Of course there is an xkcd for that.
The number one thing worrying infosec bods right now is… yup, you guessed it, a giant targeted attack that KOs their employers' systems. This fear was seconded – though not closely – by the threat posed by the people with whom they make small talk at the water cooler: their org's very own blabby, policy-swerving, "oh-I'll-just …
It wasn't "What do you think you need to say to make sure you keep getting paid?", it was "What scares the bloody life-force out of you?".
Speaking as an IT security type, I totally agree with the fears, and that is just professionally speaking.
If I actually sat down and allowed myself to worry about the larger picture of Cybersecurity/Infosec and how it affects my personal life, professional life, future, etc, instead of trying to fix my small area of it one increment at a time, then I might just end up a gibbering wreck.
The fact you put such an unhelpful comment as AC implies you either are extremely ignorant of the way things work here in the real world, or know you are just dead wrong, but have a chip on your shoulder against security types for some reason.
BUT being the paranoid pragmatic type, I am aware it could be both...
You're just paranoid until it happens. Do you cover your house in CCTV and alarms, or do you wait to be burgled before installing them?
Getting secure in IT is just such a ball ache. It requires an incredible amount of work, for something that might never happen. Personally I try to do half of it, but I'd be screwed if targeted.
My questions is just whether I am paranoid enough.
If you were, you probably would have gone on a rant concerning the phrase "mission-critical cloud services". Ceding the responsibility and control of the bits of your company that must absolutely work in order for the company to go on seems insufficiently paranoid to me. I get there are business reasons and things that can be done to mitigate risk, continue operations, et cetera, but besides the issue of whose to blame when things inevitably go in the crapper is the fact that cloud security is still an area that is relatively immature. Want to use them as a COOP solution? Makes sense. Can they allow rapid scaling of existing resources? Sure. Would a truly paranoid security person recommend you put all of your eggs in that particular basket? Only if you want omelettes.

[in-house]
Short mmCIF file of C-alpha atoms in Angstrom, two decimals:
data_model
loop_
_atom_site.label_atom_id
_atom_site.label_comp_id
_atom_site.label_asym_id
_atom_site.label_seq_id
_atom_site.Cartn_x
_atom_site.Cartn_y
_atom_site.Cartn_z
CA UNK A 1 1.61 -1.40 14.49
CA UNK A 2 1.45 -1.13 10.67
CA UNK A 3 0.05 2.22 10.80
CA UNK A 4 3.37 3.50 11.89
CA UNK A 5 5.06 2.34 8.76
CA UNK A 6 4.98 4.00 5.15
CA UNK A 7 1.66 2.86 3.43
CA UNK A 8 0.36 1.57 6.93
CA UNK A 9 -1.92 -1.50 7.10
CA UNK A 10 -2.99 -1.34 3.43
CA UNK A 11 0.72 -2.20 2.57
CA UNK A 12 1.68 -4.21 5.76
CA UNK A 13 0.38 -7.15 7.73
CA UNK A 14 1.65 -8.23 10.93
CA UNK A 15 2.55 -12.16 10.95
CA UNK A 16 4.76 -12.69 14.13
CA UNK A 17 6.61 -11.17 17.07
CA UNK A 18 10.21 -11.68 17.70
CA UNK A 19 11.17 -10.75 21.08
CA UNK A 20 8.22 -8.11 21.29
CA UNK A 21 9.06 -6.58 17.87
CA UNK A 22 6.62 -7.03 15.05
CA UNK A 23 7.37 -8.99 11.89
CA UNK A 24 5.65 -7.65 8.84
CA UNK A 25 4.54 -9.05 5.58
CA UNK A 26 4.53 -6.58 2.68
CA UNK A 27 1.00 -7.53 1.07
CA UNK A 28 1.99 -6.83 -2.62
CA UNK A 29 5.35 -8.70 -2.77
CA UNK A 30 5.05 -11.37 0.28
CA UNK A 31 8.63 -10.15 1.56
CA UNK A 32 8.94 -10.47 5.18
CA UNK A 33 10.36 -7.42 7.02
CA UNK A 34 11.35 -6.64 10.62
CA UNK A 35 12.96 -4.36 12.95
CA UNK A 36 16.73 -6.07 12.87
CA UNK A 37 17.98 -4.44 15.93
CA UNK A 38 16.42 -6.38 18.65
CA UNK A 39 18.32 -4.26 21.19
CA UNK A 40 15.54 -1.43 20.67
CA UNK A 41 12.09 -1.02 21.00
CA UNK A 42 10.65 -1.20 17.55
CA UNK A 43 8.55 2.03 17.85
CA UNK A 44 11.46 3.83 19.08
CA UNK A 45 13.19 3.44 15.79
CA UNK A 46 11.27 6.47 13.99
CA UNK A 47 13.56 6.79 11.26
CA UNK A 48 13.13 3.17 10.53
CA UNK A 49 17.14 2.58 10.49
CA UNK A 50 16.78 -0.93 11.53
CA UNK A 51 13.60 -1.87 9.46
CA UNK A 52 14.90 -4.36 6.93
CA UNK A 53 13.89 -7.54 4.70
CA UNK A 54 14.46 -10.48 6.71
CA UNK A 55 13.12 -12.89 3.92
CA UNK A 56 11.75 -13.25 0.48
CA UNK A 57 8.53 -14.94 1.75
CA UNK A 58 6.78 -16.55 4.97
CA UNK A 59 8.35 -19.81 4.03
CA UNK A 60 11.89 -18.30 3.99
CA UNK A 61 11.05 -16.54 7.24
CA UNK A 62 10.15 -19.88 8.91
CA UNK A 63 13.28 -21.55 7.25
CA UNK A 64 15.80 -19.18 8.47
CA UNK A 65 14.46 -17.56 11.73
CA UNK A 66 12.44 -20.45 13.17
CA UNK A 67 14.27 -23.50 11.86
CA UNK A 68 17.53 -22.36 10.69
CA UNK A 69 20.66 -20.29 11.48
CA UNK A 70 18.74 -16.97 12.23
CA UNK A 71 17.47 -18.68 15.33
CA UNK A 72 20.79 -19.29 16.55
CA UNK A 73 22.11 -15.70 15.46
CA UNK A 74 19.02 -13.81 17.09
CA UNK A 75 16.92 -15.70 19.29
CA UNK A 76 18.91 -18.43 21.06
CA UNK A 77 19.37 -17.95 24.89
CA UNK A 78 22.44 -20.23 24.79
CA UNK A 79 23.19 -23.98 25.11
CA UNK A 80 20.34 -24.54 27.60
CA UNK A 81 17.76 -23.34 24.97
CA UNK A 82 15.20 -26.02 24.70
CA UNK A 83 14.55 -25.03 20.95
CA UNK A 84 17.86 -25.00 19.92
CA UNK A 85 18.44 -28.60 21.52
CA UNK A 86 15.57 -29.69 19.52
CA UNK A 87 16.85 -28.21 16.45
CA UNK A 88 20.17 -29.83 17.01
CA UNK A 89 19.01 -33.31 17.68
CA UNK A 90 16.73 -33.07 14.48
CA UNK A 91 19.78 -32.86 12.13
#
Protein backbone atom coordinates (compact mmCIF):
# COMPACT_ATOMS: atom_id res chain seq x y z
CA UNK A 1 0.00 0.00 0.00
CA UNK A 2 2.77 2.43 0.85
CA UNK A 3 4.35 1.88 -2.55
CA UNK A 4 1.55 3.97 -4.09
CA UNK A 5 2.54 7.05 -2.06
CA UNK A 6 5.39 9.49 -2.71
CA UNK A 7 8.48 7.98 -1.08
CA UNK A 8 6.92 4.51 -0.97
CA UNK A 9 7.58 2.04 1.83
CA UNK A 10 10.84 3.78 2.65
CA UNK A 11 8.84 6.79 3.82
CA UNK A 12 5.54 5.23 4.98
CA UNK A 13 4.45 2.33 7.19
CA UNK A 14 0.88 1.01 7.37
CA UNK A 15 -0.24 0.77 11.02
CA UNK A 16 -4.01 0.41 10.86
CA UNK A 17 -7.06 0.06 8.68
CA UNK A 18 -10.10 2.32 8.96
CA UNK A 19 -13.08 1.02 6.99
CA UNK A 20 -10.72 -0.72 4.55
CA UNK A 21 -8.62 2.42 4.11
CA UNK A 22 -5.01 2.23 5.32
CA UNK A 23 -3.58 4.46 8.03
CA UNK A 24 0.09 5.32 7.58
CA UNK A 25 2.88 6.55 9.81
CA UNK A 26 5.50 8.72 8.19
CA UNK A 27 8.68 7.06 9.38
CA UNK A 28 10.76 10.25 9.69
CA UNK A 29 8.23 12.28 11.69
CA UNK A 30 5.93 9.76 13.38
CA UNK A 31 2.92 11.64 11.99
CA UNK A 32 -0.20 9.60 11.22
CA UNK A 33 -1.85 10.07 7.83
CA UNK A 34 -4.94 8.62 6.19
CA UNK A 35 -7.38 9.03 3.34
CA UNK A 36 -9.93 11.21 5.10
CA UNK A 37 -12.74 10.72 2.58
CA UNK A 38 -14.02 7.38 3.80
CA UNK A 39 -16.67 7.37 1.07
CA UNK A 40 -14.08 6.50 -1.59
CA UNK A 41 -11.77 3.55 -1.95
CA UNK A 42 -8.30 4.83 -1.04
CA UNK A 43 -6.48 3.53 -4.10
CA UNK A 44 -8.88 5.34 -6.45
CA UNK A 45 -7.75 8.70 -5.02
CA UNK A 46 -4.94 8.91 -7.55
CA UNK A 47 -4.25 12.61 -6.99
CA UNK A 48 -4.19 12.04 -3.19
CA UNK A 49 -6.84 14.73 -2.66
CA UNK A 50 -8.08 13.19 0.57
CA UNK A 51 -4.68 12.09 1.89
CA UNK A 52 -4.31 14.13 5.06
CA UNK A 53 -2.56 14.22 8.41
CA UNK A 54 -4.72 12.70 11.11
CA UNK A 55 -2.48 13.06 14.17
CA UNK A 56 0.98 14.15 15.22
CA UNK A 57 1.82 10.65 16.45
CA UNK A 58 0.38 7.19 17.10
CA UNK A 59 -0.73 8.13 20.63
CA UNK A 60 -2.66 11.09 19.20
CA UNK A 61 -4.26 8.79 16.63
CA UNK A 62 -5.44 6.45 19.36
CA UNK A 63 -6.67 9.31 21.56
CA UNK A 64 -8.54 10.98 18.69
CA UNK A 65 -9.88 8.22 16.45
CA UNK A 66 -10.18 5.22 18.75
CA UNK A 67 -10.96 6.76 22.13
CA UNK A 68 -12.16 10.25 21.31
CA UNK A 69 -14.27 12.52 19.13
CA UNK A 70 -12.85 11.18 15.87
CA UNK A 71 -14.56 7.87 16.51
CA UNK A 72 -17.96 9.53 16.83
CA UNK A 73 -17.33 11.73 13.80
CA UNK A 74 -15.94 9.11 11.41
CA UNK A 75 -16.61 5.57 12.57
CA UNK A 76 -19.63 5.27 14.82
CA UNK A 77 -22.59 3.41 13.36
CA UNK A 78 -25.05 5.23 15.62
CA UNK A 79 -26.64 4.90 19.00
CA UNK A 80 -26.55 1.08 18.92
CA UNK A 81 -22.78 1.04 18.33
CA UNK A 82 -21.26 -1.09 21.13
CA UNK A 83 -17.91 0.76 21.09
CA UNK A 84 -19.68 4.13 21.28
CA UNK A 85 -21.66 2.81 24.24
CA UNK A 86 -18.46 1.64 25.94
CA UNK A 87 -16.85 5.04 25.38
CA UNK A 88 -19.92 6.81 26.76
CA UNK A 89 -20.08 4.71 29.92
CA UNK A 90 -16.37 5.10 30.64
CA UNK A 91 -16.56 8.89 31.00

Security professionals are worried about a bad hack? Which would expose them as not doing their jobs well enough and thus might get them fired? Color me shocked!
In other news, company fire safety officers are most worried about a deadly fire at their employer, company fraud prevention officers are most worried about a fraud that costs their employer millions, company lead security officers are most worried about a theft or unauthorized personnel able to access their employer's facilities, and so on...
Black Hat opined this shows "growing scepticism among European security professionals with regard to the ability to protect user privacy".
Seconded. It is One of those Simple Impossibilities One has to Deal with. Move SWIFTly onto Better Use of Customer Client Information or Stagnate in Needless Debate with Oneself over Superb IntelAIgent Sources.
Yes But, they could not admit that it's their little backdoor they built into the servers that is going to allow the server to be wacked in some not so humungus attack, And further all it will sake is a kiddie with a dirty Wifi toy next door to their home, after they leave the VPN open for too long in admin mode.
If we get hacked, I will be out of a job,,,, YIPPIII
I mean darn, NOT, I want to live in a world without electricity. I'm sick of being worried all the time, looking for IOC ever fricking place. Info Sec work has made me so paranoid that if I see my home router blink when I'm not doing anything I jump aghhhhhhhhhhh
One of the best things about the european GDPR law is that it pushes companies to decide what data they gather, and how long they keep it. Data that is not there cannot be stolen.
And in my personal experience of large european companies, they take their GDPR processes very seriously already. The data that my clients (telecom, banking, insurance, etc) could potentially gather on their users has major privacy implications - but fortunately, GDPR is ensuring that it is suitably trimmed and anonymized. IMO, the GDPR has brought major benefits for privacy; I shudder to think what happens in countries without such protections.